Until recently, while I thought currying was kind of cool, I did not really understand what the use of it was. I call a function and I am done with it. It was not until I was cleaning up some code in my football predictor project that I started to understand how currying could make your life easier.

Let us say that you have a function that takes an input and based on that input does some calculations. Now, this is normal in Perl. For instance,

sub foo {
    my ($choice) = @_;
    my @float_lst;
    my $total;

    if($choice eq "win") {
        @float_lst = map { run_prediction($_) } (1..10);
        $total += $_ for @float_lst;
    } elsif($choice eq "lose")
        @float_lst = map { run_prediction($_) } (-1..-10);
        $total += $_ for @float_lst;
    } elsif($choice eq "draw") {
        @float_lst = map { run_prediction($_) } (0);
        $total += $_ for @float_lst;
    return $total;

You probably notice that you repeat a rather long line of statements. In Ocaml, you can use currying to cut down on those (I am sure there are ways of doing this in Perl as well).

 type outcome = Win | Lose | Draw

 let wins = [1;2;3;4;5;6;7;8;9;10]
 let draw = [0]
 let lose = [-1;-2;-3;-4;-5;-6;-7;-8;-9;-10]

 let calc_outcome outcome =
     let calc_outcome_aux = run_prediction in
     let fold_float = List.fold_left (+.) 0. in
         match outcome with
             | Win ->
                 fold_float (calc_outcome_aux wins)
             | Lose ->
                 fold_float (calc_outcome_aux lose)
             | Draw ->
                 fold_float (calc_outcome_aux draw)

Notice how I have called and List.fold_left without the required number of arguments. This is not an “off by one error”. What the compiler does is break down the function into a set of single argument functions that it then stores the next in the chain in the lexical bindings. Once you have fulfilled the required number of arguments, it will return its answer. Of course, you can imagine using map over a function that has more than one argument that returns a list of functions that have the other required arguments left to fulfill. In addition, you can call functions where you know one argument will take a long time to compute so you can do the quick arguments first then compute the heavy argument.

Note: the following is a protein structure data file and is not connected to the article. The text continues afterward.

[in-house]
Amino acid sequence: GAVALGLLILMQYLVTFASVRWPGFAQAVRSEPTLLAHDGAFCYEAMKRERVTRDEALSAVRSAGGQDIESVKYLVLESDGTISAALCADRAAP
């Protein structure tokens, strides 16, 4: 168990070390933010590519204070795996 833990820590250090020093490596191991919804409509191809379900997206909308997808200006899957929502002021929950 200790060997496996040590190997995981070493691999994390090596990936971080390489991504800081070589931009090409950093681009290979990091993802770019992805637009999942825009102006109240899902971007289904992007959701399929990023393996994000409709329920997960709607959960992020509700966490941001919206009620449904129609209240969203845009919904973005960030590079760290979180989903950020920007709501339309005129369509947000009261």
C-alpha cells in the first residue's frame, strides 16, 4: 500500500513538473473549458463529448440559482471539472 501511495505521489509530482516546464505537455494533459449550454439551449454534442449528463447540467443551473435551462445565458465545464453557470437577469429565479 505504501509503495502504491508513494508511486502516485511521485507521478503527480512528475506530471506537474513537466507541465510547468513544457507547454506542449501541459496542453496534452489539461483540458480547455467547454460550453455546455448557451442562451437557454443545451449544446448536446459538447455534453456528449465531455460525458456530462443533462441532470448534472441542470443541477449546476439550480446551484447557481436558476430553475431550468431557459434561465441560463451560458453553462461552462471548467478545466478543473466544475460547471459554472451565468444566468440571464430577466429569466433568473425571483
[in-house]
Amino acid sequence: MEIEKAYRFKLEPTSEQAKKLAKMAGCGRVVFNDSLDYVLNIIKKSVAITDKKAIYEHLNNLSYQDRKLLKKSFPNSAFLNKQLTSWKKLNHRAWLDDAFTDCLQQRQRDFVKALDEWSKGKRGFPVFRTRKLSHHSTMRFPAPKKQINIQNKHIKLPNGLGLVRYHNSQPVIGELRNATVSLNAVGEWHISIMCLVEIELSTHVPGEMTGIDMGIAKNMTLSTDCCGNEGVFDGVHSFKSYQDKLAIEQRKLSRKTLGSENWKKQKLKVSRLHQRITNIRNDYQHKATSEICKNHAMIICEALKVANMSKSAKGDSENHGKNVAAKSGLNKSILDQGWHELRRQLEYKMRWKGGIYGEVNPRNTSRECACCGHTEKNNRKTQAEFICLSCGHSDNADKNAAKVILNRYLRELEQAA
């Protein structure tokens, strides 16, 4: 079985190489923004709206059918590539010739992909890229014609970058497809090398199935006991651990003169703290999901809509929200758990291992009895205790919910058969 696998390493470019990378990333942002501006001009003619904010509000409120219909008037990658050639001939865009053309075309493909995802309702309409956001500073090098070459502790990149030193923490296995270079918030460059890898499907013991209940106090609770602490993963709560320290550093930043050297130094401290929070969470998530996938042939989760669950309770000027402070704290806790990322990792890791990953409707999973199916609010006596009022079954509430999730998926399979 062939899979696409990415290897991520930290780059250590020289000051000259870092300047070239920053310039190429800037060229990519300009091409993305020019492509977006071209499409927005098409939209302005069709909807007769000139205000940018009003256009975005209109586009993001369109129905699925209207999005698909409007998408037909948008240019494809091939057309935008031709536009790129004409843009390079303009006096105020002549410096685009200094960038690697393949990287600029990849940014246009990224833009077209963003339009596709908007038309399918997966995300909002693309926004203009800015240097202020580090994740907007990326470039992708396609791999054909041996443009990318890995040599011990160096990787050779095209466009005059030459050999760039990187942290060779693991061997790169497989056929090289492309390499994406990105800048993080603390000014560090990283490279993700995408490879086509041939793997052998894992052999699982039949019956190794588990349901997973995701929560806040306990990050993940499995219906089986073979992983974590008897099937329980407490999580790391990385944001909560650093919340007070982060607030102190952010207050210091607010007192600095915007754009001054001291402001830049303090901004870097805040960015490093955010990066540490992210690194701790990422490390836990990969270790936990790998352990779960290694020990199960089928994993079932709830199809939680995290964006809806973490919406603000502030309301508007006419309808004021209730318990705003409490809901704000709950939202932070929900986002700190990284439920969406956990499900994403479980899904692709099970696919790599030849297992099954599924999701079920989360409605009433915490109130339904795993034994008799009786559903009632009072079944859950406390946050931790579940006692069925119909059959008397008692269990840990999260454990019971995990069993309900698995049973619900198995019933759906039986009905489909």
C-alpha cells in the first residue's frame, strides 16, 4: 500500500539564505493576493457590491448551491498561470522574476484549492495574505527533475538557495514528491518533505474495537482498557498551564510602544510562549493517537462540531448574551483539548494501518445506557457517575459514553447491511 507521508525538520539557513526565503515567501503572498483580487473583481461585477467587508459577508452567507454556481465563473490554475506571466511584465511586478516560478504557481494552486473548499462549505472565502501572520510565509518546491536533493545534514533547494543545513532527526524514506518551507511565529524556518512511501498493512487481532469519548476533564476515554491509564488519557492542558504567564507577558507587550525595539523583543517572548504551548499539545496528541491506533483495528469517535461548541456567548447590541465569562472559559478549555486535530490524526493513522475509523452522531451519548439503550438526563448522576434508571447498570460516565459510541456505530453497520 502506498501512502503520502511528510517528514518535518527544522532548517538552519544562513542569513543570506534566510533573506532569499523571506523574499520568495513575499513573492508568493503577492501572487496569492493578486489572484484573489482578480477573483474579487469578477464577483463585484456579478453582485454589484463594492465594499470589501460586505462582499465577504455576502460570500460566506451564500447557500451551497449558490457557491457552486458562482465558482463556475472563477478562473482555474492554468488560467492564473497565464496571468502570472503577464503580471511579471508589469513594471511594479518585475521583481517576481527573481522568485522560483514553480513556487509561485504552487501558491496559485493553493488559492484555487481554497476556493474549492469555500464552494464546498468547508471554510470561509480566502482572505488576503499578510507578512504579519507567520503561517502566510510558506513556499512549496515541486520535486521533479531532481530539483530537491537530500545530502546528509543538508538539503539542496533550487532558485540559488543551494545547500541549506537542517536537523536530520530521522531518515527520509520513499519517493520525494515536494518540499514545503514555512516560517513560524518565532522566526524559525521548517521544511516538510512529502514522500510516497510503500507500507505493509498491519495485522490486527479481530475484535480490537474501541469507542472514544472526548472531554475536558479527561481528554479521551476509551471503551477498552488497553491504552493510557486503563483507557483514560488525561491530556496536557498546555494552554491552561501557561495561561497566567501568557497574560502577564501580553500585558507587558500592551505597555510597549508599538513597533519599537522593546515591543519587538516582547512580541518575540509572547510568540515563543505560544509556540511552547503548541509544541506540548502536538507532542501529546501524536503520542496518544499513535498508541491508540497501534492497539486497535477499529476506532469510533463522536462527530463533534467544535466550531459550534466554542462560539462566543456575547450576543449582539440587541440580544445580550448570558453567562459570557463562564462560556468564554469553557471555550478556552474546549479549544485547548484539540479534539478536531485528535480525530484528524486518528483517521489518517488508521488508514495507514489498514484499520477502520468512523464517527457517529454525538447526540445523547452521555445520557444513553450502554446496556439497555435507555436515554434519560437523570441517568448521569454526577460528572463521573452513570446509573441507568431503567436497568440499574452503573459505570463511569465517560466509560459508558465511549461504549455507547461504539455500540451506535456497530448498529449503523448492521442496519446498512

In this case, I was able to cut down the length of a line and repeated statements and reuse them based on user input.


You curry by hand in Perl if you’d like, or you can use something like Data::Util::Curry to make it easier.

You don’t need currying to simplify that:

    sub foo {
        my ($choice) = @_;
        my %choices = (
            win  => [1 .. 10],
            lose => [-1 .. -10],
            draw => [0],
        my $total = 0;
        my @float_lst = map { run_prediction($_) } @{$choices{$choice}};
        $total += $_ for @float_lst;

        return $total;

Of course, you could also get rid of float_list entirely by doing

$total += run_prediction($_) foreach @{$choices{$choice}};

(-1..-10) will not buy you much good.

Here’s one way to add some spice:

sub run_prediction {
  rand $_

sub make_prediction_runner {
  my (@range) = @_;
  return sub {
    map { run_prediction($_) } (@range)

my %choice_range_map = (
    'win' => [1..10],
    'lose' => [reverse -10 .. -1],
    'draw' => [0],

no strict 'refs';   
  while (my ($choice,$range) = each %choice_range_map ){    
  *{"$choice"} = make_prediction_runner(@$range);

sub foo {
  my $choice = shift;
  my $total ;
  $total += $_  for &{"$choice"}();

print "$_: ${\(foo($_))}\n" foreach (qw (win lose draw));

There are loads of other ways to arrange all this. For the definitive story on Perl’s functional capabilities see “Higher Order Perl” by Mark Jason-Dominus.

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